One Book - One Edinburgh aims to get as many Edinburgh citizens as possible reading this exciting adventure story on their own initiative, or through libraries, schools and book groups. The campaign is supported by more than 30 partner organisations from across the city with a large public programme of events backing up the reading campaign in February.
Three new editions of Stevenson's great adventure story have been created - a paperback, a fantastic new graphic novel and a simplified version. Of the 25,000, there will be 10,000 copies of the original text with a preface by Louise Welsh in a beautiful new paperback edition from Canongate. In a major coup for Edinburgh UNESCO City of Literature there will also be 7,500 copies of a specially commissioned graphic novel by internationally renowned comic book artists, author Alan Grant and illustrator Cam Kennedy, who between them have created classics of the genre such as Judge Dredd, Batman: Legends of the Dark Knight and two series of Star Wars graphics. Finally there are 7,500 copies of a simplified retold edition created especially for a younger audience.
Free copies of the three editions of the book will be distributed across the city in February to every primary and secondary school, to every public library and to partner organisations. From 1st February, members of the public can drop into their local library to claim a free copy while stocks last.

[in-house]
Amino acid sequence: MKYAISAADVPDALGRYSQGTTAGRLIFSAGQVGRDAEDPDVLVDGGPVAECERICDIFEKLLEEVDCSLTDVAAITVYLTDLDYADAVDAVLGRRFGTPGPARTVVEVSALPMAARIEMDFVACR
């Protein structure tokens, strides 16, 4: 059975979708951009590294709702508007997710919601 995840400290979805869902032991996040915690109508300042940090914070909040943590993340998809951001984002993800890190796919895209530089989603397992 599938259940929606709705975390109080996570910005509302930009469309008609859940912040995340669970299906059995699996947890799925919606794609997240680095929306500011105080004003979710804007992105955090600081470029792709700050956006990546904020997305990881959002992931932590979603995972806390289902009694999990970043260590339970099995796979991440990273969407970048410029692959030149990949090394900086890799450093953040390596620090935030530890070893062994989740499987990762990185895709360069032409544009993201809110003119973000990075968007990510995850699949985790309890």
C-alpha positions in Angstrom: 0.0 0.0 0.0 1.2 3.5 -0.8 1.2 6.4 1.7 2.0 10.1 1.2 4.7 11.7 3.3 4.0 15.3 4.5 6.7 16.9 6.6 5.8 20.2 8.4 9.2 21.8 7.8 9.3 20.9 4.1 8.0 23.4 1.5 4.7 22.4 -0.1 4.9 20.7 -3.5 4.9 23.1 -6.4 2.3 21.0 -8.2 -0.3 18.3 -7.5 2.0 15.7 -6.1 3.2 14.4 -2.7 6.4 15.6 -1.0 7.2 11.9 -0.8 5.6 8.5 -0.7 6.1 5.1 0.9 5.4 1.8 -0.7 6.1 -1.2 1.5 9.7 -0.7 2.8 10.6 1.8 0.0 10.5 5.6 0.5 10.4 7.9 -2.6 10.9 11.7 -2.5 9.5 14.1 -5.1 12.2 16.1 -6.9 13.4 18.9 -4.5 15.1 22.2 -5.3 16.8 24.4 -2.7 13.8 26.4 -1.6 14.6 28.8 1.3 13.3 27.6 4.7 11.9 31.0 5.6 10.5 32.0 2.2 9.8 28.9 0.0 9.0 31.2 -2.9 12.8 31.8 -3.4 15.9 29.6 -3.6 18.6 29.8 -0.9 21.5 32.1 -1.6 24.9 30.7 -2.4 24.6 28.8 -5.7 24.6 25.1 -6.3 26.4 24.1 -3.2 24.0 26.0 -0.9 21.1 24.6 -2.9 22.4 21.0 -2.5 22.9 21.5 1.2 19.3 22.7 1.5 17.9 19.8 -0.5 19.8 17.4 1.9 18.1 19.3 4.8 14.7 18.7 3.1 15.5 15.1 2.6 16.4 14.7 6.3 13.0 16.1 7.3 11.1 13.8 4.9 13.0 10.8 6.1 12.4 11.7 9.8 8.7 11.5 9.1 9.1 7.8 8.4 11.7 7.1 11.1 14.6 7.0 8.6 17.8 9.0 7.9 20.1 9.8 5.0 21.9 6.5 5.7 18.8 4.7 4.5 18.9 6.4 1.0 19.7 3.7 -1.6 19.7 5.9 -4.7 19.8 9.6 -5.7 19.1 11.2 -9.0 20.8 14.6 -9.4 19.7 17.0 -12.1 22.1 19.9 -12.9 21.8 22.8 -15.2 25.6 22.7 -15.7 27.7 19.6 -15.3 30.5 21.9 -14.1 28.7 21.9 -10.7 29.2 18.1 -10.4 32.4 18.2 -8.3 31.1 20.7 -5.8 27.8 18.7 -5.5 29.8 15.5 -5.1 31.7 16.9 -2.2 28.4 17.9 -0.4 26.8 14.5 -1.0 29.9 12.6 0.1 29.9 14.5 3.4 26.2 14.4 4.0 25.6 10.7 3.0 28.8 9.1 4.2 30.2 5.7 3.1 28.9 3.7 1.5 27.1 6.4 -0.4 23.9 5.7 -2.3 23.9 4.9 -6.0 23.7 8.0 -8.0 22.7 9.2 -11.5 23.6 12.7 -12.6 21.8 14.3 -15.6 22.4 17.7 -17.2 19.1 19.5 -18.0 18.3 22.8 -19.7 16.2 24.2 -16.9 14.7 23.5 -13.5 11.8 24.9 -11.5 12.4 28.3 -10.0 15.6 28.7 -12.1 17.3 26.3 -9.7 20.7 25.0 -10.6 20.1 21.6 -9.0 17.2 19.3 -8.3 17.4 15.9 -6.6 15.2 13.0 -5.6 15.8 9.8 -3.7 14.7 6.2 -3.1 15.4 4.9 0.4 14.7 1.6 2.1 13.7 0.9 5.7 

Ali Bowden, Manager of the Edinburgh UNESCO City of Literature Trust, said "Kidnapped, the epic adventure of young David Balfour, is a fantastic story set in one of the most dramatic periods of Scotland's history and Stevenson is a great Edinburgh author. We are very excited to be bringing this wonderful book to an Edinburgh readership in these new formats. The different editions will appeal to different readers, and will enable us to reach the widest possible audience."
Gavin Wallace, Head of Literature at the Scottish Arts Council, said "We are absolutely delighted to be funding this exciting campaign through the National Lottery. It is the first of its kind in Scotland and is a totally collaborative project with one single aim to get Edinburgh reading."
The public programme totals more than 30 events, including exhibitions, a literary walking tour following in Stevenson¹s footsteps and a series of readings in conjunction with the National Library of Scotland, the first of which will take place on 1st February when Ian Rankin joins others to discuss the gothic, the criminal and Stevenson. For a younger audience, Donald Smith, Director of the Scottish Storytelling Centre, has scripted an irreverent and cheeky take on the Kidnapped story When Kilts Were Banned storytelling theatre with the bare essentials: wit, humour, falling out, friendship and growing up but no kilts. The 1971 classic film of the story, starring Michael Caine and Donald Pleasence, will be shown at the Filmhouse on 24th February. The full programme of events can be found on the City of Literature website (www.cityofliterature.com